Tags
#cfa #cfa-level-1 #economics #microeconomics #reading-13-demand-and-supply-analysis-introduction #study-session-4 #summary
Question
If own-price elasticity of demand is less than one in absolute value, demand is called [...];
“inelastic”

Tags
#cfa #cfa-level-1 #economics #microeconomics #reading-13-demand-and-supply-analysis-introduction #study-session-4 #summary
Question
If own-price elasticity of demand is less than one in absolute value, demand is called [...];
?

Tags
#cfa #cfa-level-1 #economics #microeconomics #reading-13-demand-and-supply-analysis-introduction #study-session-4 #summary
Question
If own-price elasticity of demand is less than one in absolute value, demand is called [...];
“inelastic”
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Based on algebraic sign and magnitude of the various elasticities, goods can be classified into groups. If own-price elasticity of demand is less than one in absolute value, demand is called “inelastic”; it is called “elastic” if own-price elasticity of demand is greater than one in absolute value. Goods with positive income elasticity of demand are called normal goods, and those with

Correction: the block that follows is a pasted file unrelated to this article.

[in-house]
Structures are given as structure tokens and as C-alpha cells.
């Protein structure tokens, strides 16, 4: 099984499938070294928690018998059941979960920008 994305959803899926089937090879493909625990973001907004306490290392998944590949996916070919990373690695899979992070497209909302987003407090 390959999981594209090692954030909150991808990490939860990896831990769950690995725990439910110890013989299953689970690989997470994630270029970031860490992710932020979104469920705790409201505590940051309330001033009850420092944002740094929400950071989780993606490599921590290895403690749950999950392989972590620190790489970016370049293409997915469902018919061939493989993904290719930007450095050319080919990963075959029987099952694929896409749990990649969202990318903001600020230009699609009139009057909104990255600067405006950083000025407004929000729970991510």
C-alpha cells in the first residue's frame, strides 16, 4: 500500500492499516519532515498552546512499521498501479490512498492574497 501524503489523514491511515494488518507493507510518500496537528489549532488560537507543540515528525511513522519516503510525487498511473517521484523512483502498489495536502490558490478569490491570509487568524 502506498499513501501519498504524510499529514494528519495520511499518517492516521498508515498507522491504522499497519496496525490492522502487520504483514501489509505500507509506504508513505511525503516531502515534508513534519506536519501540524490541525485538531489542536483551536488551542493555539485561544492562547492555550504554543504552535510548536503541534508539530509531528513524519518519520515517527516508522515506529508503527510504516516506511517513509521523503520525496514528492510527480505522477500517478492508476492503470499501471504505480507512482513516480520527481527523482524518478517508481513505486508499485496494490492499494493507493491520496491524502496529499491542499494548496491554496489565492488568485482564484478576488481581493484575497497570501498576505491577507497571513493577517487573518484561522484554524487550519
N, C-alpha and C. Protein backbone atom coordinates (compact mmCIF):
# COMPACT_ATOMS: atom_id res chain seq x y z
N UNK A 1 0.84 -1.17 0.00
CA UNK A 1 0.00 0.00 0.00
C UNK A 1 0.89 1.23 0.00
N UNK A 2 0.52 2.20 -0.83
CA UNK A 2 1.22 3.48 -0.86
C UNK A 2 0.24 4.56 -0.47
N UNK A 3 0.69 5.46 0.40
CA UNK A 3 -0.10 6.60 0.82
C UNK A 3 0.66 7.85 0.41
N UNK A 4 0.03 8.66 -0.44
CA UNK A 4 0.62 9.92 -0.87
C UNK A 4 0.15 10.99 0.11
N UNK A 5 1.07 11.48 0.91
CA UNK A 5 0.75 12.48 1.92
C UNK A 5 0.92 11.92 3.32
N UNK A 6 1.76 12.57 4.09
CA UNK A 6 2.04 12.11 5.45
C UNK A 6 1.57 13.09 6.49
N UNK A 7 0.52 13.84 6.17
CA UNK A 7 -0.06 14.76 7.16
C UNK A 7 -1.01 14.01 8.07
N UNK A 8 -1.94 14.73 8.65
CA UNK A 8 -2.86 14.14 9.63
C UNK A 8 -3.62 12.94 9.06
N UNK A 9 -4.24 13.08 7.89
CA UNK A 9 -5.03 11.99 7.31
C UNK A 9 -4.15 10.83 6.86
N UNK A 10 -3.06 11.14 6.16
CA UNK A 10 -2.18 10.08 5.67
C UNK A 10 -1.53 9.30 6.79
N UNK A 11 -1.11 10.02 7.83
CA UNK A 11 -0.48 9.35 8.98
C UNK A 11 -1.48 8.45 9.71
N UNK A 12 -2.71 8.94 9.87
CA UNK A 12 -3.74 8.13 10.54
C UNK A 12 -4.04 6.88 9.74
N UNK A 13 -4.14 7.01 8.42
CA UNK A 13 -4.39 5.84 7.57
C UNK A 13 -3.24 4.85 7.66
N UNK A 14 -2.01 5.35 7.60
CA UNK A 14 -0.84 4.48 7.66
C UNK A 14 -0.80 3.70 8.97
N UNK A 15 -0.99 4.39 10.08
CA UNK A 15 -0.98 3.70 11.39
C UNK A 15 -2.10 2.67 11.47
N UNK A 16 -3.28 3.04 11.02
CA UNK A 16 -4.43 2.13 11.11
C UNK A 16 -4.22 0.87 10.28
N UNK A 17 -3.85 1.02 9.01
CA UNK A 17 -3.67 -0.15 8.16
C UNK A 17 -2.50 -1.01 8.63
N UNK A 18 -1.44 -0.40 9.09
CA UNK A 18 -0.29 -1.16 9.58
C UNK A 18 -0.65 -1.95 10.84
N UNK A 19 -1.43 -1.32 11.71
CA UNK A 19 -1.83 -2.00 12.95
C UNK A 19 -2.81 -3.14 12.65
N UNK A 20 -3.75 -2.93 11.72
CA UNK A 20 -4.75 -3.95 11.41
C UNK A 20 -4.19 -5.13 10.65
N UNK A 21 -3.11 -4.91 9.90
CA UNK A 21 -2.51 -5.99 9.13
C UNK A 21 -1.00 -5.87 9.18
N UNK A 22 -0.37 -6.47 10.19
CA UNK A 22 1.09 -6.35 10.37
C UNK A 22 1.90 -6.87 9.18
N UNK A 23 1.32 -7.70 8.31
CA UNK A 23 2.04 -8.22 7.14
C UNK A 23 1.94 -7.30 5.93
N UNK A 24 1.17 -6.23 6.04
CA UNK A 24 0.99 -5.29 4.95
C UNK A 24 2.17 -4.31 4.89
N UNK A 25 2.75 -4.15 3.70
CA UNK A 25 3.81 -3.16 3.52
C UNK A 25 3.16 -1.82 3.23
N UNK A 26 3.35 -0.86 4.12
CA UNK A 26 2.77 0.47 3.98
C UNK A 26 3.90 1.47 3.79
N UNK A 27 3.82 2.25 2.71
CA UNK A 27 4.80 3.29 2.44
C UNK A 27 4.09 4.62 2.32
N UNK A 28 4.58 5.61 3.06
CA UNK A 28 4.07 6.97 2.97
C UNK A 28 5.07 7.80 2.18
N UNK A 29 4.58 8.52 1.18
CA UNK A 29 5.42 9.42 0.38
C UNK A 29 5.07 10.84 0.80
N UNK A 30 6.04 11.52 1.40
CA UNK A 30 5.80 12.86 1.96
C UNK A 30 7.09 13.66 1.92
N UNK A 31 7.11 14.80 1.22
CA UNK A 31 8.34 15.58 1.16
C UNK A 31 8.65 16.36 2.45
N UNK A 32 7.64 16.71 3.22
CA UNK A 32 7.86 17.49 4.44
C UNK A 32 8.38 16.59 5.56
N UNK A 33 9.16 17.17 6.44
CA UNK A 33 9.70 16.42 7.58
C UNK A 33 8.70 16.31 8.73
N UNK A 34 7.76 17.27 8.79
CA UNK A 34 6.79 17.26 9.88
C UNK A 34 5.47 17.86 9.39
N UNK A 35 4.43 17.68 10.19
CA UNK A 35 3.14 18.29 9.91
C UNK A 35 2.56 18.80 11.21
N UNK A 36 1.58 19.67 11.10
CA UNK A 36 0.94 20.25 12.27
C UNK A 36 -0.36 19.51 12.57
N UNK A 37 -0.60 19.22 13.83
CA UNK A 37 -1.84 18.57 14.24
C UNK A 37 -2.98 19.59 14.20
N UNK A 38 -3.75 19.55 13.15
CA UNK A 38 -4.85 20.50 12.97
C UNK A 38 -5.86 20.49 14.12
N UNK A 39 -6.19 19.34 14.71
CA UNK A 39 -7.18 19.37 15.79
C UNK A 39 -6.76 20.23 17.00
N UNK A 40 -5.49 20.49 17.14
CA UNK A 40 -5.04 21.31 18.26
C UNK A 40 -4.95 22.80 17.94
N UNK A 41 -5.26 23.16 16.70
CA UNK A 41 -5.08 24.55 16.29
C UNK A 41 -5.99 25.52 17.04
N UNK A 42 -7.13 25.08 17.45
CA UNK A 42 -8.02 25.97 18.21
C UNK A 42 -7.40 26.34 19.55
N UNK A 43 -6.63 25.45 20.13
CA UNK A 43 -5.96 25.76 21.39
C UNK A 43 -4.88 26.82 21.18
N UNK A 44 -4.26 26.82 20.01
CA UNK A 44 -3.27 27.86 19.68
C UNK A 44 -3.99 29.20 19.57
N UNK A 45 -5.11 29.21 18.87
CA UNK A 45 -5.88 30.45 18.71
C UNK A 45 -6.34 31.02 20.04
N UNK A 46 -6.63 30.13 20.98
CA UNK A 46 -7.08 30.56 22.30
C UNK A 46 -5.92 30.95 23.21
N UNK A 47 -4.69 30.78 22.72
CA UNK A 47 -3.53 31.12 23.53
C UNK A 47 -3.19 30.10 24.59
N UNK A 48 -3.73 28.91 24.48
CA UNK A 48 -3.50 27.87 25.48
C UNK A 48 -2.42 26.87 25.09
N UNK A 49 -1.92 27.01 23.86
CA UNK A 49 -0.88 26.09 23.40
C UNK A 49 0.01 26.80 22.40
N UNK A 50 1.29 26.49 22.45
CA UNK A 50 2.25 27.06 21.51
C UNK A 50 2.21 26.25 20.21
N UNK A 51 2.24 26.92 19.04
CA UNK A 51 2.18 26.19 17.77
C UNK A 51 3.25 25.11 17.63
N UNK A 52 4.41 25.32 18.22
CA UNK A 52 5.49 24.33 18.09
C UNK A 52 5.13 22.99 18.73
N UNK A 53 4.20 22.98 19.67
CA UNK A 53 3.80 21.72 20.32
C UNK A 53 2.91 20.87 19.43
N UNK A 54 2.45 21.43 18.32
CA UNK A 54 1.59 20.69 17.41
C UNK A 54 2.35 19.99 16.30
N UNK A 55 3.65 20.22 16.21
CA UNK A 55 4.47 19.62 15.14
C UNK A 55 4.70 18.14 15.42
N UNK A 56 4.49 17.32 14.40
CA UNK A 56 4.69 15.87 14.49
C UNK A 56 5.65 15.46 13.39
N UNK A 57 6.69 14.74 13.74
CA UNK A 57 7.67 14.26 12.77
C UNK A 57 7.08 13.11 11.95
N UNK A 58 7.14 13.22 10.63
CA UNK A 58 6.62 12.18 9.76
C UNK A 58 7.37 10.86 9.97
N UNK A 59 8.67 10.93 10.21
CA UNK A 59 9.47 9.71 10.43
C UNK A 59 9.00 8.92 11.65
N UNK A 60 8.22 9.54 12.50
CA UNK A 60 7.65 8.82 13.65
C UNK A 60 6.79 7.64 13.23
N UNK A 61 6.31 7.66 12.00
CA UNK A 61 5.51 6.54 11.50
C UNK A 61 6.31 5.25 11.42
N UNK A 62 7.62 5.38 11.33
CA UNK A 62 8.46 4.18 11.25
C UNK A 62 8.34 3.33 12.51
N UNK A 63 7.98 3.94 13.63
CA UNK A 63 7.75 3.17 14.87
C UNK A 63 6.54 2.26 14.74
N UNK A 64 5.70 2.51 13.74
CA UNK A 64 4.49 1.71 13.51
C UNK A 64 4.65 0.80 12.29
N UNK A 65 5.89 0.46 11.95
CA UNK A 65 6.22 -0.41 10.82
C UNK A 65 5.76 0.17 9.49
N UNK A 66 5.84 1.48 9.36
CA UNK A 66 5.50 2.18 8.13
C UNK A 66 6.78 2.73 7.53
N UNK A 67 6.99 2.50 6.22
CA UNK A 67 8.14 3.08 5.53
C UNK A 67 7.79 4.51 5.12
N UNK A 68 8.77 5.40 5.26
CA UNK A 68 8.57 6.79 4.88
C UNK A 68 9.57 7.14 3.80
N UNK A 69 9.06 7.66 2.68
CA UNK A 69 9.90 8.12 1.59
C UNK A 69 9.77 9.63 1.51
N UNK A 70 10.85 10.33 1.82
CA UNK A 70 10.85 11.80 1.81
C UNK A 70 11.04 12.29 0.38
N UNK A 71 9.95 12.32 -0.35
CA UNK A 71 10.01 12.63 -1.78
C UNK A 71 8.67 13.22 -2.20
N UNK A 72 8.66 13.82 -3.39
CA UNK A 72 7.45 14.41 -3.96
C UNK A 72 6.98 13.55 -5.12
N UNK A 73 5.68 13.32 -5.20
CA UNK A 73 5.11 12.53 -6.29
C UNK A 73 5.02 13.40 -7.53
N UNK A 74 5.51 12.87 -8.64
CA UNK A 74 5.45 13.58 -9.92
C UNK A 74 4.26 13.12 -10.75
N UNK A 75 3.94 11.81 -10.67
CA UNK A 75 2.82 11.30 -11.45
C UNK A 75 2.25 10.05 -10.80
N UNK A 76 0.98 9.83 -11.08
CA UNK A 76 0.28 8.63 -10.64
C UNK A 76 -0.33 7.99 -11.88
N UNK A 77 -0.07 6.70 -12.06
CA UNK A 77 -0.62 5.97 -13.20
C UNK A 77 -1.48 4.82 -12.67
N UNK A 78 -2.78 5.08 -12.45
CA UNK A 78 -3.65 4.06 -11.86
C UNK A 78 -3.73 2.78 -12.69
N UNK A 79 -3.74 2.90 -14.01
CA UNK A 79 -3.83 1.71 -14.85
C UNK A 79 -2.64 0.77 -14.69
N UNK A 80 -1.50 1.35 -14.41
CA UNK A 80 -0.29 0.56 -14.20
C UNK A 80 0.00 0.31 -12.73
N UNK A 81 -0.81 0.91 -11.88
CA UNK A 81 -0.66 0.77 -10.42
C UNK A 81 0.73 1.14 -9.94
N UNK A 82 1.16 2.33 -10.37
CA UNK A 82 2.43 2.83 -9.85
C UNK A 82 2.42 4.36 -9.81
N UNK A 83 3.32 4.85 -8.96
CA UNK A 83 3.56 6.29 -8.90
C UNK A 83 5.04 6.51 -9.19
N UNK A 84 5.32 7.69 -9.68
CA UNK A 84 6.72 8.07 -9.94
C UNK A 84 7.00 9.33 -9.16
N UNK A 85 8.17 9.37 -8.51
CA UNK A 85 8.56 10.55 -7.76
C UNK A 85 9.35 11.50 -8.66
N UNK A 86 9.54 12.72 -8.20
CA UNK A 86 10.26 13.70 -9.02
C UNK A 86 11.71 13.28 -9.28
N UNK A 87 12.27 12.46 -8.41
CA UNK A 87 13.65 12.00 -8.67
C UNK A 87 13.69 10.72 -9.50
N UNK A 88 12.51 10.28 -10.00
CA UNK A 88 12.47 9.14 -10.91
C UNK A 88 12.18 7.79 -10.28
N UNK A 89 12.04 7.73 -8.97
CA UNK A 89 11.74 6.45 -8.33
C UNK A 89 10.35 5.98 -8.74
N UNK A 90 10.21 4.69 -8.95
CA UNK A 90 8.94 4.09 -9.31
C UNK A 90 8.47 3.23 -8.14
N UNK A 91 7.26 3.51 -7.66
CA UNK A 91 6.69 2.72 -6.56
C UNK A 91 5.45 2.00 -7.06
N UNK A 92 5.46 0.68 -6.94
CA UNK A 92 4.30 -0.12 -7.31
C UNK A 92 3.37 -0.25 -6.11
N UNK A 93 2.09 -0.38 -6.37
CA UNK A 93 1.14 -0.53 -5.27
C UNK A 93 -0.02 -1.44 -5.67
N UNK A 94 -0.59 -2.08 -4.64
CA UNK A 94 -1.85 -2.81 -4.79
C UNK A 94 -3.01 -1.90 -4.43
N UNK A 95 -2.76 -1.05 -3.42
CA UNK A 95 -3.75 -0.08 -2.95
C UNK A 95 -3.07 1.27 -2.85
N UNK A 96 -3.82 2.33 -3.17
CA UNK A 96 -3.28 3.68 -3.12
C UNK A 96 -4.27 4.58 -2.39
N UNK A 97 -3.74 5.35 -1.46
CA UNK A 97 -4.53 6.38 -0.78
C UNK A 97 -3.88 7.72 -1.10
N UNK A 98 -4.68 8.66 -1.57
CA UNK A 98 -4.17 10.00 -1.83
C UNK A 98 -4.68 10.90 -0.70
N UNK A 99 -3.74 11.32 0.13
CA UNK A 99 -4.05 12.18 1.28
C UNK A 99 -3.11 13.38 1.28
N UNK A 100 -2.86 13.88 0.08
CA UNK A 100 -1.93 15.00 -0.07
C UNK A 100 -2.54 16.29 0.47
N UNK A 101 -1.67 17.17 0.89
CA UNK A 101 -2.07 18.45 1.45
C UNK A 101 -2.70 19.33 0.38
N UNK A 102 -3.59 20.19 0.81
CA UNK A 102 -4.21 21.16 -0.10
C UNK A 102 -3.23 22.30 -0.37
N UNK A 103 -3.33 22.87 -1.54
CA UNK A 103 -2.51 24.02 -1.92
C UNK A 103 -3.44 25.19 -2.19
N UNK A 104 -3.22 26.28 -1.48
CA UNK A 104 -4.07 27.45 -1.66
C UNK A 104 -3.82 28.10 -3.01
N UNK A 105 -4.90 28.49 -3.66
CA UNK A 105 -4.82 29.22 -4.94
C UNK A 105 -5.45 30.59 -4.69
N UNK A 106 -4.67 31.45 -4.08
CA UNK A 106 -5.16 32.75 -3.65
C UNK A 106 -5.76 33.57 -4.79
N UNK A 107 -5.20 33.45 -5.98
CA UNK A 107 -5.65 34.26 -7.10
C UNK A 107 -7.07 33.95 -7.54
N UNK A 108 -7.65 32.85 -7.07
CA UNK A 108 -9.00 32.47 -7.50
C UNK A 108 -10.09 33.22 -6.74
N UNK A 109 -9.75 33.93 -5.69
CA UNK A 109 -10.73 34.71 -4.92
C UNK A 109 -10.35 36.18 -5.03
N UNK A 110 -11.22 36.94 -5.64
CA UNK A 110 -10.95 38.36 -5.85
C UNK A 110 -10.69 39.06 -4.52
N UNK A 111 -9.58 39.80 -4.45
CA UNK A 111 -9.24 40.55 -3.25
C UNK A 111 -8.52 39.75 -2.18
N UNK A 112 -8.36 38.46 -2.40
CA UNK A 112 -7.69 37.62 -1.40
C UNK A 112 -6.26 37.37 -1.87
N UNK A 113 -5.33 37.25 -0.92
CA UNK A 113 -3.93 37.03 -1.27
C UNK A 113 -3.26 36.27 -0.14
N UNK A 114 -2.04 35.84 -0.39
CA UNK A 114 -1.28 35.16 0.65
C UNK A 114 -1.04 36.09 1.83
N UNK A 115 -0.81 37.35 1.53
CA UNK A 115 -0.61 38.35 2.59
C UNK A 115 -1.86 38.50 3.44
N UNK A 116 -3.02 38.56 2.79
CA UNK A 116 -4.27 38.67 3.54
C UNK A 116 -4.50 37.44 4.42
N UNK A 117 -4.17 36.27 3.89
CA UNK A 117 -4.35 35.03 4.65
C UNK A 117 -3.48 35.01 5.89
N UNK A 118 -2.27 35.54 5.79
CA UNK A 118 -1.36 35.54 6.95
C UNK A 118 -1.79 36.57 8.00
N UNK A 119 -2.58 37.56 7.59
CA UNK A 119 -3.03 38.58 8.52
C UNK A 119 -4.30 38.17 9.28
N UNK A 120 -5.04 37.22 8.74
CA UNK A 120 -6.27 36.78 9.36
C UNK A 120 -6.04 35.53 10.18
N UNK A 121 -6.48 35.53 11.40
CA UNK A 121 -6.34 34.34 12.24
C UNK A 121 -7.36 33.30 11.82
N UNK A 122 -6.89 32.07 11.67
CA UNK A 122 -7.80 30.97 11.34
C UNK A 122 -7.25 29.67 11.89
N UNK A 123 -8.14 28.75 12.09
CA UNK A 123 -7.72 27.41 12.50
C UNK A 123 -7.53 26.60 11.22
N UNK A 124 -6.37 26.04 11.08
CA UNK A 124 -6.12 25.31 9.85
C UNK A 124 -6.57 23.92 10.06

#### Original toplevel document

SUMMARY
he dependent variable to the percentage change in the independent variable of interest. Important specific elasticities include own-price elasticity of demand, income elasticity of demand, and cross-price elasticity of demand. <span>Based on algebraic sign and magnitude of the various elasticities, goods can be classified into groups. If own-price elasticity of demand is less than one in absolute value, demand is called “inelastic”; it is called “elastic” if own-price elasticity of demand is greater than one in absolute value. Goods with positive income elasticity of demand are called normal goods, and those with negative income elasticity of demand are called inferior goods. Two goods with negative cross-price elasticity of demand—a drop in the price of one good causes an increase in demand for the other good—are called complements. Goods with positive cross-price elasticity of demand—a drop in the price of one good causes a decrease in demand for the other—are called substitutes. The relationship among own-price elasticity of demand, changes in price, and changes in total expenditure is as follows: If demand is elastic, a reduction in price resul

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